He is due to die Nov. 18 at the Oklahoma State Penitentiary in McAlester.
Jones has maintained his innocence. He has mounted a public relations campaign that includes celebrities and athletes, and his case has gained national attention.
Howell’s family believe the Pardons and Parole Board did wrong in voting for a commutation.
Family members said the board was acting like a super jury, substituting its opinion for that of the jury that delivered the verdict and the appellate courts that upheld it.
They also say that the Pardons and Parole Board revived the case, which was not its role.
The Oklahoma Constitution requires the board of directors to conduct an impartial investigation and review of applicants for commutation, pardon or parole.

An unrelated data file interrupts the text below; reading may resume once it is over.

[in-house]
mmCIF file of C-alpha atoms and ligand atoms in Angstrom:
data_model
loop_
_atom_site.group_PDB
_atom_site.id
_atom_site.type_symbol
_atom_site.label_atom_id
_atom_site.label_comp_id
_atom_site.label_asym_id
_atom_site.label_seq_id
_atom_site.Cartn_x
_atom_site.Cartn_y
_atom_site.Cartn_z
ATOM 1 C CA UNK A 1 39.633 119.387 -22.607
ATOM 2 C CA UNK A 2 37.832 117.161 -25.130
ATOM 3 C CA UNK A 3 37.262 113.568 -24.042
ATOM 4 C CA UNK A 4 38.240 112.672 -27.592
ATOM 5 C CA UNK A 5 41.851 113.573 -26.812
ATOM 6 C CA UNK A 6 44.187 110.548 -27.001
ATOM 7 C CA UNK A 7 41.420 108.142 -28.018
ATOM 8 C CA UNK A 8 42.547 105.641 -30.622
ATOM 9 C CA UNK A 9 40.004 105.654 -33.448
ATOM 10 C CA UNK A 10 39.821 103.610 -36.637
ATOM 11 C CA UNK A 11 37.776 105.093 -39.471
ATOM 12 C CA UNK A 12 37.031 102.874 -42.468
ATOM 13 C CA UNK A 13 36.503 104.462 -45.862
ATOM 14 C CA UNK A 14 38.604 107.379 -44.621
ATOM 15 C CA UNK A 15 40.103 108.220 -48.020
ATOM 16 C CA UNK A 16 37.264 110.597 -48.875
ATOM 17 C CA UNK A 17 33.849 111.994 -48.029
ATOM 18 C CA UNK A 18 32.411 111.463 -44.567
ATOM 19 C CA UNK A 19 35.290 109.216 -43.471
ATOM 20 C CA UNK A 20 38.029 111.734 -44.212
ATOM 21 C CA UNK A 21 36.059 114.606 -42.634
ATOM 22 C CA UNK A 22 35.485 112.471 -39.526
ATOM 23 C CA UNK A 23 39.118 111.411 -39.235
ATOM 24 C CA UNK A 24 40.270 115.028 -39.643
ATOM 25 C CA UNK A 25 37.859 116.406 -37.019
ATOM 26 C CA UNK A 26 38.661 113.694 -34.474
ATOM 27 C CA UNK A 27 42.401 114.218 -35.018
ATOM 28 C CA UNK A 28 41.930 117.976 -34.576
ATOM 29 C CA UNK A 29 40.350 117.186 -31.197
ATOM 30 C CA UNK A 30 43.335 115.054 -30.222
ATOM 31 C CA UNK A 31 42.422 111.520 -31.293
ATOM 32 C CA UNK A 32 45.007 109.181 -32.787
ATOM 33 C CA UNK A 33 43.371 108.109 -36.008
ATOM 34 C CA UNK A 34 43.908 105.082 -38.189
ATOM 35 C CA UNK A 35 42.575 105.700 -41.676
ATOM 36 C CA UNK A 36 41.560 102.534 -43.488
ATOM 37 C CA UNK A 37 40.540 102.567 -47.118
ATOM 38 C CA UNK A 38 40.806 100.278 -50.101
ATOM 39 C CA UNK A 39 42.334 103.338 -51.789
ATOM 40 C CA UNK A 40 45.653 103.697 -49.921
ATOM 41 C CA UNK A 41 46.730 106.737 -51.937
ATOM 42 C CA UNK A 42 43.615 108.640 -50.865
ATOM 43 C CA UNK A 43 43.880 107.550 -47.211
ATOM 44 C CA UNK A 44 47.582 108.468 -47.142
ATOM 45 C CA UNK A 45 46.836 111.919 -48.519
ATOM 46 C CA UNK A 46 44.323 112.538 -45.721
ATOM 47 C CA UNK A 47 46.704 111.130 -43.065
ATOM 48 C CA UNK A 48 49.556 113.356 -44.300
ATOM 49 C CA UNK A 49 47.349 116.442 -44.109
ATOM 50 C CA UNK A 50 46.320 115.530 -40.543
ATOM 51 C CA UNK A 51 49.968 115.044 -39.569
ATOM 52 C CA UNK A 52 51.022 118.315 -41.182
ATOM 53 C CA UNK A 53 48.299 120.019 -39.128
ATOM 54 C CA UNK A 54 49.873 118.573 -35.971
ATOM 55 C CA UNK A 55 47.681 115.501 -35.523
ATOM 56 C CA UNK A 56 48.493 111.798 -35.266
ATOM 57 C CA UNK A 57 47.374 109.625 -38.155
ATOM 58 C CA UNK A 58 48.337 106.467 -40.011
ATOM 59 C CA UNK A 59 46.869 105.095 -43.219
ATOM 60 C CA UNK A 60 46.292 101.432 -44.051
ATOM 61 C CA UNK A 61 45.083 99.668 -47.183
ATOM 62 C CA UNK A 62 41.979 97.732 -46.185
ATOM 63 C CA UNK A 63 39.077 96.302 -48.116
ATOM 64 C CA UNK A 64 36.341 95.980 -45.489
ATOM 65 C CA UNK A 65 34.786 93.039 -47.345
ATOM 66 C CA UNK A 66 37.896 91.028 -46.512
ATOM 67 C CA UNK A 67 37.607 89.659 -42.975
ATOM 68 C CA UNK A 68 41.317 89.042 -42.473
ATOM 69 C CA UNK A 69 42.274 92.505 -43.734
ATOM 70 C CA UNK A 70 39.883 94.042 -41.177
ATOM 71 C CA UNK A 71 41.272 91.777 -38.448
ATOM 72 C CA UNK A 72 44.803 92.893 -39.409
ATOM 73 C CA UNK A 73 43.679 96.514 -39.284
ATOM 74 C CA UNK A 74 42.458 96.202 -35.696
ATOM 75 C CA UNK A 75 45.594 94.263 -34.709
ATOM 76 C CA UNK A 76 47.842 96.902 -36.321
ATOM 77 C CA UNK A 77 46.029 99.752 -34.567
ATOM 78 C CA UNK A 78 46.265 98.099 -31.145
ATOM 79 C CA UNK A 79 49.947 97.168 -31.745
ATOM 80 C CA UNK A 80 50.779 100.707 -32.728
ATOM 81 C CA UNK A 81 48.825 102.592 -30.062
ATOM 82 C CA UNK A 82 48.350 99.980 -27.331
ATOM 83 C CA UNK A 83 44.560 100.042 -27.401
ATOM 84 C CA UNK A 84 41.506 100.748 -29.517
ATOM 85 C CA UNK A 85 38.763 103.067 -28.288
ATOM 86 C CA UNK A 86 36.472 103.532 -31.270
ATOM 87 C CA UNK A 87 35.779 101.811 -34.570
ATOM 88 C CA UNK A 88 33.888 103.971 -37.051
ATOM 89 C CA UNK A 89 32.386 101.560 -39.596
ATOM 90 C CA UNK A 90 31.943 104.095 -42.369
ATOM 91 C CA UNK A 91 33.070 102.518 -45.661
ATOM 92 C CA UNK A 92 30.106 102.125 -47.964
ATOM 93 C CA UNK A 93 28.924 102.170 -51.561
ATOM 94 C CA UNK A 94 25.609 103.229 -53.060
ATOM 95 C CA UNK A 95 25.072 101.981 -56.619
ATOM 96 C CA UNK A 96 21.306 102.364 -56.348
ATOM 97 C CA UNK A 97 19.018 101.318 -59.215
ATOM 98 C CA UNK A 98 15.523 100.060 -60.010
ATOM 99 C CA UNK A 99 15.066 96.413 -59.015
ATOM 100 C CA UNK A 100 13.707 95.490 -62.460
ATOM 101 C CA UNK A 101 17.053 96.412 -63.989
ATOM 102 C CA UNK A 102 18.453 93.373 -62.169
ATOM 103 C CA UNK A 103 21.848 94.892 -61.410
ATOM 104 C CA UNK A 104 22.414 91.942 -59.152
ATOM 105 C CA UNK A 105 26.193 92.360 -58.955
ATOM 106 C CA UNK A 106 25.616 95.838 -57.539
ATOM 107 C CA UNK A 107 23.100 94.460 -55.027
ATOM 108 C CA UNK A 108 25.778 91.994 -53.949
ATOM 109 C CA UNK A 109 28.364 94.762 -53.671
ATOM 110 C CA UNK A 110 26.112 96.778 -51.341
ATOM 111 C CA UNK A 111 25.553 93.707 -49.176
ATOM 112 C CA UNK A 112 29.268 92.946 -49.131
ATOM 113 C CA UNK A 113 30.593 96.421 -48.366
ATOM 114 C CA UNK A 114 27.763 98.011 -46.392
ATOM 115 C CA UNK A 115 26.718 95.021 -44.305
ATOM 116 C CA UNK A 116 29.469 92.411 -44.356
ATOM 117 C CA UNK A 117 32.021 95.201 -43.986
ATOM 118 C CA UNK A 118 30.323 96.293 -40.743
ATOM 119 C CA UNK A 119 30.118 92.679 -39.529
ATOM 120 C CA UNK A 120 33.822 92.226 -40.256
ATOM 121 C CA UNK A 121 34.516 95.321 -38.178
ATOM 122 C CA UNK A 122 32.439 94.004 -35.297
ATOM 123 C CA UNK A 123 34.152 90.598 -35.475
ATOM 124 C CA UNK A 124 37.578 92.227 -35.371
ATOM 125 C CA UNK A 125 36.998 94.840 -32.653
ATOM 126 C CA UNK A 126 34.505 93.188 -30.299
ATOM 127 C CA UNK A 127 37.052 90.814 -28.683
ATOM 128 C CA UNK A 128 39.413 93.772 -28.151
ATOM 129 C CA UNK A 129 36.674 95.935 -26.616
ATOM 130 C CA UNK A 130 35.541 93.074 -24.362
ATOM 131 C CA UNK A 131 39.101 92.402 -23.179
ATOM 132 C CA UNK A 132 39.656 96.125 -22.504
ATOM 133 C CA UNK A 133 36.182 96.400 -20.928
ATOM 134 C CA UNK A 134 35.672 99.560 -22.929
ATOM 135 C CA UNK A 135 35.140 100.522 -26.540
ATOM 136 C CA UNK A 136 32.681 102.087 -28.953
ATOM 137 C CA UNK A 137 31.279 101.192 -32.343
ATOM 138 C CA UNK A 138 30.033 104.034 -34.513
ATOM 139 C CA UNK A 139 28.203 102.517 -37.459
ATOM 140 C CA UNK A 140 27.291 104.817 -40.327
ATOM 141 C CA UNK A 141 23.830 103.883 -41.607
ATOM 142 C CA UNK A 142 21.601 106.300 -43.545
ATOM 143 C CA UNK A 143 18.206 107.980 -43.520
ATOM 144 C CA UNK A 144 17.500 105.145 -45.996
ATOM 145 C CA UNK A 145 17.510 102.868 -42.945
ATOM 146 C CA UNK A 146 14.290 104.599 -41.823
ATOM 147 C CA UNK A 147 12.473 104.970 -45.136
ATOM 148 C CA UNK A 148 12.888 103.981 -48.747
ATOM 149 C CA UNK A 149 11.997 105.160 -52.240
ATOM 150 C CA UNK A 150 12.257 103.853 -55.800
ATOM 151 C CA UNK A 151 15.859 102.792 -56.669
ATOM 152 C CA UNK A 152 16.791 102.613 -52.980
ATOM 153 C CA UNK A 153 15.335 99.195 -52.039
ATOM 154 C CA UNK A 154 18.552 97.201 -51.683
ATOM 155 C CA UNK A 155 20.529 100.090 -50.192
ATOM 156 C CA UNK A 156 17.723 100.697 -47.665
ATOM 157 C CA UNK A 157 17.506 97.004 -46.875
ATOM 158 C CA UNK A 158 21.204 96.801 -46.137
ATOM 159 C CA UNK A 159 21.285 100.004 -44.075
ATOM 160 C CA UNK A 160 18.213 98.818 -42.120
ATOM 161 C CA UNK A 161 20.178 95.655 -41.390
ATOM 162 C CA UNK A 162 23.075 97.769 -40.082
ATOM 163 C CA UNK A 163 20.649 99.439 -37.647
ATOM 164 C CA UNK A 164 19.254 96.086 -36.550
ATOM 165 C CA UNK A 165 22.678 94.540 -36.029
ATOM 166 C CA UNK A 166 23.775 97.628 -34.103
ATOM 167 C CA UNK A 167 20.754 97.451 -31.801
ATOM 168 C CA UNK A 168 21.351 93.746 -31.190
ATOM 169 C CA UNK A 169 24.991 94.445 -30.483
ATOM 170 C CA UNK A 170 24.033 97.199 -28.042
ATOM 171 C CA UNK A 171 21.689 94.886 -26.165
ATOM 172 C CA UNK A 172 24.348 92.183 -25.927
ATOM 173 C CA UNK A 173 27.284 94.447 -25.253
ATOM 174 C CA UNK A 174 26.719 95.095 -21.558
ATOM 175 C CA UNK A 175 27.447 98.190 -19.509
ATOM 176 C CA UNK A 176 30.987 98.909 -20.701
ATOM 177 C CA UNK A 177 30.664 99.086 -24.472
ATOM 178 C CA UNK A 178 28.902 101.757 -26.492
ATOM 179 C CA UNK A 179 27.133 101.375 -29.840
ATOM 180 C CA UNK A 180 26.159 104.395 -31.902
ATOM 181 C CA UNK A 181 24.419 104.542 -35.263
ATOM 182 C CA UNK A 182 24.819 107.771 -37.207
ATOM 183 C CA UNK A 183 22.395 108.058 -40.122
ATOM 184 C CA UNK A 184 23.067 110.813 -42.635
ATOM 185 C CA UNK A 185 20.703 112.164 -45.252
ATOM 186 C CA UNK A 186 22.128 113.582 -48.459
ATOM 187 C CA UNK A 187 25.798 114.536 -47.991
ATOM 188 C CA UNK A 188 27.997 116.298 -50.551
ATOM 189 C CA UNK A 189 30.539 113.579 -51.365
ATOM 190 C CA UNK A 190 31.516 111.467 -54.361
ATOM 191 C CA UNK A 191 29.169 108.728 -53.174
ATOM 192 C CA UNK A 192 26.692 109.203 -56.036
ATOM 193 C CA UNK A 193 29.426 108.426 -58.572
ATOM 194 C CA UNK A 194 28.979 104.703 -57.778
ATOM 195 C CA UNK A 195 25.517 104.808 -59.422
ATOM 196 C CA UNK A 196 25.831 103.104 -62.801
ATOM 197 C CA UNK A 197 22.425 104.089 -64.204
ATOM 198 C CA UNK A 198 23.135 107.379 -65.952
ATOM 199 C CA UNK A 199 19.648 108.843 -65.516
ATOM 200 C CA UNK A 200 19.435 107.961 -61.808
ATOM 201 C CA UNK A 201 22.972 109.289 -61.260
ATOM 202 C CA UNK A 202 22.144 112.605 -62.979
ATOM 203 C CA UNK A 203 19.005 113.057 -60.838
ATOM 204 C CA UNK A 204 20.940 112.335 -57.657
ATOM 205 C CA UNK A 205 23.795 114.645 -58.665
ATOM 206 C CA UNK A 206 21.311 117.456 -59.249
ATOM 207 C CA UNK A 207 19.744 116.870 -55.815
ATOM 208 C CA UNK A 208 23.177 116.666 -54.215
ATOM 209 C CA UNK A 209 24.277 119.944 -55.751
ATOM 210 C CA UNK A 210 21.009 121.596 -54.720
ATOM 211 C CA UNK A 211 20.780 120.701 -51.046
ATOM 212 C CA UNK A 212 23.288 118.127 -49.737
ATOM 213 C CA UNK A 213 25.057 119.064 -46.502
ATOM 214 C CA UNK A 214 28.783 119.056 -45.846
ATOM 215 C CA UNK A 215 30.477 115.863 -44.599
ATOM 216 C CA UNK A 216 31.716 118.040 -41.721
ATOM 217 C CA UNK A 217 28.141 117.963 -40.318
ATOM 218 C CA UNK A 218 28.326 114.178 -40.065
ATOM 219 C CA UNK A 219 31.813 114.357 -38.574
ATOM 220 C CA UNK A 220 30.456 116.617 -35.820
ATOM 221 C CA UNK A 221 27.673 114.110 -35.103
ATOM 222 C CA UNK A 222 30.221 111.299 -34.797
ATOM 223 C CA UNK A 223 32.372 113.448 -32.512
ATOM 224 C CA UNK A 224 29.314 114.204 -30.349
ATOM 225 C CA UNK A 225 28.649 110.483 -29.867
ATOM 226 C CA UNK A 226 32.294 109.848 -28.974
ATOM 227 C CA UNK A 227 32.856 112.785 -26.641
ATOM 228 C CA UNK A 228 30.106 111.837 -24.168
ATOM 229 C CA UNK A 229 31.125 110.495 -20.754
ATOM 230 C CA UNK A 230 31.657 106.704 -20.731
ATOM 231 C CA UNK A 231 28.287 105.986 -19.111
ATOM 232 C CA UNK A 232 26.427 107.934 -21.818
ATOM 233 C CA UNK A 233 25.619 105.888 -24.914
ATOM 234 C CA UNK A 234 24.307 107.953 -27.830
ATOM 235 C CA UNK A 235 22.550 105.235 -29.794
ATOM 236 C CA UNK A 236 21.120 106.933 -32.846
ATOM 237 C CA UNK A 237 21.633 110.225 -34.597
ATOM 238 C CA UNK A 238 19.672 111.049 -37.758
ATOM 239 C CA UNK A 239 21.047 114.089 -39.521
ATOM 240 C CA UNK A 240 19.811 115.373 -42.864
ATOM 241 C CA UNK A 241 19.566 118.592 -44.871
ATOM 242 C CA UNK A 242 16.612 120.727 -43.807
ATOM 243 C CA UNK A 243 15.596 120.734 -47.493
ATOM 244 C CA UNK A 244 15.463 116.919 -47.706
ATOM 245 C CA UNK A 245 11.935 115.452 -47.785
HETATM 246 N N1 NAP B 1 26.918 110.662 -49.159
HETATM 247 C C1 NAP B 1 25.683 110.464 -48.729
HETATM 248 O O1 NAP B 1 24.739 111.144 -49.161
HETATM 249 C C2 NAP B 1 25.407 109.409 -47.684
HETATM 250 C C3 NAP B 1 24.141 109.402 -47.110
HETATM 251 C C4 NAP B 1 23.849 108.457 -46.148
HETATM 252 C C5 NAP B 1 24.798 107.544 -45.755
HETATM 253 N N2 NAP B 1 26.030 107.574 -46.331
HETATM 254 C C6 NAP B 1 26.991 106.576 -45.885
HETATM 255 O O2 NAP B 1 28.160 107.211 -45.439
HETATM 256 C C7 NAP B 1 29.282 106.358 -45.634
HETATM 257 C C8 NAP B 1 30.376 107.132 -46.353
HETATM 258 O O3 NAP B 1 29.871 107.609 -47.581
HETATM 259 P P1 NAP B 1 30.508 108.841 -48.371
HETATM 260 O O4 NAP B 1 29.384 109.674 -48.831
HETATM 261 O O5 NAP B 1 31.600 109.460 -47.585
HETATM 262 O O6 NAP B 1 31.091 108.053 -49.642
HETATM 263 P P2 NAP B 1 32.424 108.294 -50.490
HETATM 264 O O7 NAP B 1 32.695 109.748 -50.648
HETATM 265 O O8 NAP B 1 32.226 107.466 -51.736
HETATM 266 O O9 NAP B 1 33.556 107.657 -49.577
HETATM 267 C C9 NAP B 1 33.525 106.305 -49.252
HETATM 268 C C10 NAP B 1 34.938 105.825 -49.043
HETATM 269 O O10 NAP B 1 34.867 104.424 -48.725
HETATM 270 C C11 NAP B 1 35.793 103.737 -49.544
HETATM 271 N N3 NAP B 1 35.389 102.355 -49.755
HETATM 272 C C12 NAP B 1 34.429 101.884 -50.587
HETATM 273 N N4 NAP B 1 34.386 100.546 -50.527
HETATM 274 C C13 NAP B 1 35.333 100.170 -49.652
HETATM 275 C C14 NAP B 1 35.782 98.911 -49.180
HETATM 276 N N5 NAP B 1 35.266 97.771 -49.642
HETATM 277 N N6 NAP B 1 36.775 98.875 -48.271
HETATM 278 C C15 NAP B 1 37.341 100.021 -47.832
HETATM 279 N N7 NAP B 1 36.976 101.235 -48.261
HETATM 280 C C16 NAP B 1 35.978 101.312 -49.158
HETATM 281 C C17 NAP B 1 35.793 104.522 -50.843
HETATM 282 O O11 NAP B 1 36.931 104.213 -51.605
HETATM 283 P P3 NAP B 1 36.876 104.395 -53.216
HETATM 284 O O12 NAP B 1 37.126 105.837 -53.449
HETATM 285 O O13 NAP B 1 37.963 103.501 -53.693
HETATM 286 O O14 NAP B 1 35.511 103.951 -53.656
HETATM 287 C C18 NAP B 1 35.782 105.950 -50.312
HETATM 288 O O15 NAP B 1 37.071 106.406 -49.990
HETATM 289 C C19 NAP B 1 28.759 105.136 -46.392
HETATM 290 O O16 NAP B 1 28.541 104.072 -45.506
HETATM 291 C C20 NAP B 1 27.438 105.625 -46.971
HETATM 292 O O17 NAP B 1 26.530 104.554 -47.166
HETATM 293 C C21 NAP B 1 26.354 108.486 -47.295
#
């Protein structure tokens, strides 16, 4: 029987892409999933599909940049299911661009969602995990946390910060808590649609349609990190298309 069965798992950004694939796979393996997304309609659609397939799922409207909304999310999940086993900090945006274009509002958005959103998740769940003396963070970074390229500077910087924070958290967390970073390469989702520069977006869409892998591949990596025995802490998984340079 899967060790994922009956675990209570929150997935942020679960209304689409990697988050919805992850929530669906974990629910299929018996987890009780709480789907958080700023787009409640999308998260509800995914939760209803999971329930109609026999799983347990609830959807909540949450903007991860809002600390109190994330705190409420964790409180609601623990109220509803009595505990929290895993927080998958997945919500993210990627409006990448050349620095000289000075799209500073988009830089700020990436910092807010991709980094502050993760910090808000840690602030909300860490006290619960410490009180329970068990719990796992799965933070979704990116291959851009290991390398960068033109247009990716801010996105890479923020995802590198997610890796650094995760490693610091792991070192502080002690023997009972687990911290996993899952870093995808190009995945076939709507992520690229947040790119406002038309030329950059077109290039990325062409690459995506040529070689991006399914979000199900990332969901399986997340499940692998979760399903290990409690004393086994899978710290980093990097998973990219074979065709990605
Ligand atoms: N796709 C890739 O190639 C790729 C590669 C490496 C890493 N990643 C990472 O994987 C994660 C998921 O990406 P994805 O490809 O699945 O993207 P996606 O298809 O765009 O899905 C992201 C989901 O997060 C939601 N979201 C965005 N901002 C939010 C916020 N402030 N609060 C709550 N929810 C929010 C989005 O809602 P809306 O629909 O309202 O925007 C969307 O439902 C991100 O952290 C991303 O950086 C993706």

According to the Pardons and Parole Board, there are three grounds for commutation.
One is that given the range of penalties for the crime, the penalty is now excessive.
Another is that there are facts that were not available to the court or jury at the time of the trial, which Jones claimed in his application to the Pardons and Parole Board. According to the board, its staff verify the claimant’s allegation of new facts before recording it for the board to consider.